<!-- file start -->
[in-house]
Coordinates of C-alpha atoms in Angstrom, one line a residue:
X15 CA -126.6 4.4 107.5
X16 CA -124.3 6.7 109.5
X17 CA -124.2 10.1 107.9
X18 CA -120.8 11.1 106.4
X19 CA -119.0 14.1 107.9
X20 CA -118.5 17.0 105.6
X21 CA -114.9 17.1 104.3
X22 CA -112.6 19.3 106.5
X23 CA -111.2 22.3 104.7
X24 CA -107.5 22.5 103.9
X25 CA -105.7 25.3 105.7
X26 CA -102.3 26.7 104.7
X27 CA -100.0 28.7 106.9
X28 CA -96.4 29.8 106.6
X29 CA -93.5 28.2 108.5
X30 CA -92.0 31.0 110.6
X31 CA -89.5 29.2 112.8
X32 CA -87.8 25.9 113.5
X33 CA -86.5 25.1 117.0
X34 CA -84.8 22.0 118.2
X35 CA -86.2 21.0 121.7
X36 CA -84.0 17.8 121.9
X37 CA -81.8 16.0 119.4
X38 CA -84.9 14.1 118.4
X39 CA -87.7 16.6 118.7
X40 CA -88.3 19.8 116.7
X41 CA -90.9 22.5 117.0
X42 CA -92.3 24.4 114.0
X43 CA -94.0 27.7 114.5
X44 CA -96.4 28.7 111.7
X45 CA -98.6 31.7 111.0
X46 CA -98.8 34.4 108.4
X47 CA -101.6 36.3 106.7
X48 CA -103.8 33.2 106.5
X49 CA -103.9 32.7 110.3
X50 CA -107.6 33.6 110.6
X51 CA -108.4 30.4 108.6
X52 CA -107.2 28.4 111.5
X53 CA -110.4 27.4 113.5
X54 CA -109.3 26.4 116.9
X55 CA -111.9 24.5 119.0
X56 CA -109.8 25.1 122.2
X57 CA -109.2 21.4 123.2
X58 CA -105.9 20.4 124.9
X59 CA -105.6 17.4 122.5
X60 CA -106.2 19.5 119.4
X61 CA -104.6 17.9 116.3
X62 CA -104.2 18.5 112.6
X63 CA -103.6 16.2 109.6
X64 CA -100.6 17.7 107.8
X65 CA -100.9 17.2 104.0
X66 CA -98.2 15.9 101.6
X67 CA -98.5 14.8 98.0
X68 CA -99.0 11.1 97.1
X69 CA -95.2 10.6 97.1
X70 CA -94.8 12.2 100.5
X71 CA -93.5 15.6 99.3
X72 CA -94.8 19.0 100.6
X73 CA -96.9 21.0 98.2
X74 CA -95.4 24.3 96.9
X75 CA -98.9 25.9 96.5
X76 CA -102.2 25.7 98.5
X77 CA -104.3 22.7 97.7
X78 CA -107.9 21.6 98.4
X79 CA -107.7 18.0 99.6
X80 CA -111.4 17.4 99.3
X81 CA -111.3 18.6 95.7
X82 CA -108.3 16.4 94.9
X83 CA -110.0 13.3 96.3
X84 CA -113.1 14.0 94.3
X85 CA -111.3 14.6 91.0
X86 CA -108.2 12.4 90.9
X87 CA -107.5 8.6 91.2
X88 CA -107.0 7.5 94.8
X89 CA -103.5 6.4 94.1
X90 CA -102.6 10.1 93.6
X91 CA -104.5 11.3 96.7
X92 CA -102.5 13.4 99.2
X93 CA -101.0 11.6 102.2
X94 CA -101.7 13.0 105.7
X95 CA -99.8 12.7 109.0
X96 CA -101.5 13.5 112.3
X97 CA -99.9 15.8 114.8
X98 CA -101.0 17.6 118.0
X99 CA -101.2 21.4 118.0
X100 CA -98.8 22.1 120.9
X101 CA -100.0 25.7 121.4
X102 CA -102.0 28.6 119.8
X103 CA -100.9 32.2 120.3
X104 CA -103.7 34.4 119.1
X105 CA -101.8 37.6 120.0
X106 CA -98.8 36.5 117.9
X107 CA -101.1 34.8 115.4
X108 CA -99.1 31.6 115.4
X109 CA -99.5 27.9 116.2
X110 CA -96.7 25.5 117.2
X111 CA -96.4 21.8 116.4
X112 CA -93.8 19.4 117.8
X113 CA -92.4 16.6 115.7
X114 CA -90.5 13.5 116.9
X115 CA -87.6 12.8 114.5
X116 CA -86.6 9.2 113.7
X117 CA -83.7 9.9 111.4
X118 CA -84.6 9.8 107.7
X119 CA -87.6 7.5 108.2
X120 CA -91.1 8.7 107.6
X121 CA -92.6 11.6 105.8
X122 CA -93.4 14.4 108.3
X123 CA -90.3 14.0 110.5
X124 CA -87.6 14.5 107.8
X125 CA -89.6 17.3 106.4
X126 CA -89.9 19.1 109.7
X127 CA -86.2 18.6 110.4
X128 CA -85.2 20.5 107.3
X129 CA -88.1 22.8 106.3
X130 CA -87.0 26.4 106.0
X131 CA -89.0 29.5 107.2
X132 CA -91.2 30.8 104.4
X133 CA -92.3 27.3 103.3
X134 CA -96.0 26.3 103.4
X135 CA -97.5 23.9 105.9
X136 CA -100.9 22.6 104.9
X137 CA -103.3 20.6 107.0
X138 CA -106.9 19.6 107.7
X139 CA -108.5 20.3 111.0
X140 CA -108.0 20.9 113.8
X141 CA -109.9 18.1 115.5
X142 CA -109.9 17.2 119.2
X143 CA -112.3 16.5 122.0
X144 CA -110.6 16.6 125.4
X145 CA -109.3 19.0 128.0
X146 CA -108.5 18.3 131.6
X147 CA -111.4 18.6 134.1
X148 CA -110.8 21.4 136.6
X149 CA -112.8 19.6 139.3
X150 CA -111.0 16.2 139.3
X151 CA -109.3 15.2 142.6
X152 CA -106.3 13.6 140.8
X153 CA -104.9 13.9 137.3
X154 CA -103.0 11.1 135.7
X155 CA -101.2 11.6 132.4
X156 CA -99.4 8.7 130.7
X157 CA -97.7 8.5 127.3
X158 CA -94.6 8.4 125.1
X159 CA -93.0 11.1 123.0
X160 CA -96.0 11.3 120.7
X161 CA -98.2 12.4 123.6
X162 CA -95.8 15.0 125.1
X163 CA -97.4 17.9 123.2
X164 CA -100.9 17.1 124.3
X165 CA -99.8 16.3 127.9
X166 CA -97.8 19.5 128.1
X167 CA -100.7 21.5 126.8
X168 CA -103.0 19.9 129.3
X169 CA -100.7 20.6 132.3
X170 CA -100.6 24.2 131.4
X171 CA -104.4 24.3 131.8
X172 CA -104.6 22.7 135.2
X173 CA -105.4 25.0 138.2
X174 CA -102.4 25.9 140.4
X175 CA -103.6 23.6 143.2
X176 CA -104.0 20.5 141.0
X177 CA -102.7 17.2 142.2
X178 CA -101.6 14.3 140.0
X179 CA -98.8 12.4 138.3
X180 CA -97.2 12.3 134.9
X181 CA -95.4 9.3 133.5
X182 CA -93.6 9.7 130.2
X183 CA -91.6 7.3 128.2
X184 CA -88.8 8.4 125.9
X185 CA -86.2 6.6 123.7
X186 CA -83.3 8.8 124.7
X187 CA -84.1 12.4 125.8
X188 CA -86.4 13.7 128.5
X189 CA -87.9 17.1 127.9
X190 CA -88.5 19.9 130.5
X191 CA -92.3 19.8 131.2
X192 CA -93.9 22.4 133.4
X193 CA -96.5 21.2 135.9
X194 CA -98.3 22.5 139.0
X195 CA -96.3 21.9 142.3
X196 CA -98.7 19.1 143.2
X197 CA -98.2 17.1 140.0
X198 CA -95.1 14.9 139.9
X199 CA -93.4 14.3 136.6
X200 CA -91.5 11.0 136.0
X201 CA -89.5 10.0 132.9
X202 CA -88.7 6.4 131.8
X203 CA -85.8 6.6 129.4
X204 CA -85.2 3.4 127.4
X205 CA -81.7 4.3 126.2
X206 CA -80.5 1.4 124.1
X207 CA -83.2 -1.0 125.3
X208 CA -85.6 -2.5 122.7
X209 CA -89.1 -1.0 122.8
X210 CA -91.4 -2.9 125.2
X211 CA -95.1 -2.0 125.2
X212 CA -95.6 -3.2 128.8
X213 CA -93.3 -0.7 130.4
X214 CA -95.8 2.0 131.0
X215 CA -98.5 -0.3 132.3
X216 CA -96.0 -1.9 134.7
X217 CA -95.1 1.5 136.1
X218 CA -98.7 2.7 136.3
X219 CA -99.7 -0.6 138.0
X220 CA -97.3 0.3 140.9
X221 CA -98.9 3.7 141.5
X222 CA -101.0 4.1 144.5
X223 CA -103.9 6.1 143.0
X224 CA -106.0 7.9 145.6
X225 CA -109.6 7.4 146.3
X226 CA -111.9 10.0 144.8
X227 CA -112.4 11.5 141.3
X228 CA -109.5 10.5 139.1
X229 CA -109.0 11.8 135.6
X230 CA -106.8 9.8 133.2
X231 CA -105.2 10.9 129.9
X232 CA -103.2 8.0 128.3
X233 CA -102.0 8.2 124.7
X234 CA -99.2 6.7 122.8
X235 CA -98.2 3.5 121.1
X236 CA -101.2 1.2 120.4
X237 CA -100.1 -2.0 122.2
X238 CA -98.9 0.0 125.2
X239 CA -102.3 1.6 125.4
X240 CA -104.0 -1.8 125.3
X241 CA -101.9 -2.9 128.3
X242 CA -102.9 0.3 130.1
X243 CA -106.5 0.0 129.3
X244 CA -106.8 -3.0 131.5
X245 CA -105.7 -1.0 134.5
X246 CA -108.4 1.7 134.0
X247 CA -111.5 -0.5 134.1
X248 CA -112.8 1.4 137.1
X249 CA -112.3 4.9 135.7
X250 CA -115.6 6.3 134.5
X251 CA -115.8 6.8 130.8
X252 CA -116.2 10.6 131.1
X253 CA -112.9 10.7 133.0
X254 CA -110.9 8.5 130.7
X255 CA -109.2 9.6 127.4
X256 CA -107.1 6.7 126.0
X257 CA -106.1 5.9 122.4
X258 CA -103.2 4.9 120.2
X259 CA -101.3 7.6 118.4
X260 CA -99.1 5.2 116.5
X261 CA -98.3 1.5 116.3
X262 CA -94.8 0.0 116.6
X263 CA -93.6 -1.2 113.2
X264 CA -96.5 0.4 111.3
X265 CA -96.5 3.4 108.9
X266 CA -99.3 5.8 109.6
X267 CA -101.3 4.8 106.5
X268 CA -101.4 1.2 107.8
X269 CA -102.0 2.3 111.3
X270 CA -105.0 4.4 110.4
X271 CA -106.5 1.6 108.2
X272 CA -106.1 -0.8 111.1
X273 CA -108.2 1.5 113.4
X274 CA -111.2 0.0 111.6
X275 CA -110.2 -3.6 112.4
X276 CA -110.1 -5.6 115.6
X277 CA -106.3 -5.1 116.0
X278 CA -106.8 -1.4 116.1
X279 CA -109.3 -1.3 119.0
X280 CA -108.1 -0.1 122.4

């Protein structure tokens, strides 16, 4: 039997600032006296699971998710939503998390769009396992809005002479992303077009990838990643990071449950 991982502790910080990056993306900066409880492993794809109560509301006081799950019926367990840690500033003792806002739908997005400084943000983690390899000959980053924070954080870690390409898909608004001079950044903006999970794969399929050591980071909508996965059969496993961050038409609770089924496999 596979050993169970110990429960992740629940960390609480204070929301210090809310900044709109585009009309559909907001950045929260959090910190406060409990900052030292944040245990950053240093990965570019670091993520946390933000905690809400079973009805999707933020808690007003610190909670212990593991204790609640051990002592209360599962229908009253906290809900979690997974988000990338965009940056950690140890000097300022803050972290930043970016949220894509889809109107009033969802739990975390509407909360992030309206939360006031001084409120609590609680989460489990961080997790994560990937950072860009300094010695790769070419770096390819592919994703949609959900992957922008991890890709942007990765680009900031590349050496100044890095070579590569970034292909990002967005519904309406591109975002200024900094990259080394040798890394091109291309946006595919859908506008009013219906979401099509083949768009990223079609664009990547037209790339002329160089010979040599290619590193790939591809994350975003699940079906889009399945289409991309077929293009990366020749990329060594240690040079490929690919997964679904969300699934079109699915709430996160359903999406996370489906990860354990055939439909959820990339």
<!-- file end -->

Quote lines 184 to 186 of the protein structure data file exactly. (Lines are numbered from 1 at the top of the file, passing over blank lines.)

X196 CA -98.7 19.1 143.2
X197 CA -98.2 17.1 140.0
X198 CA -95.1 14.9 139.9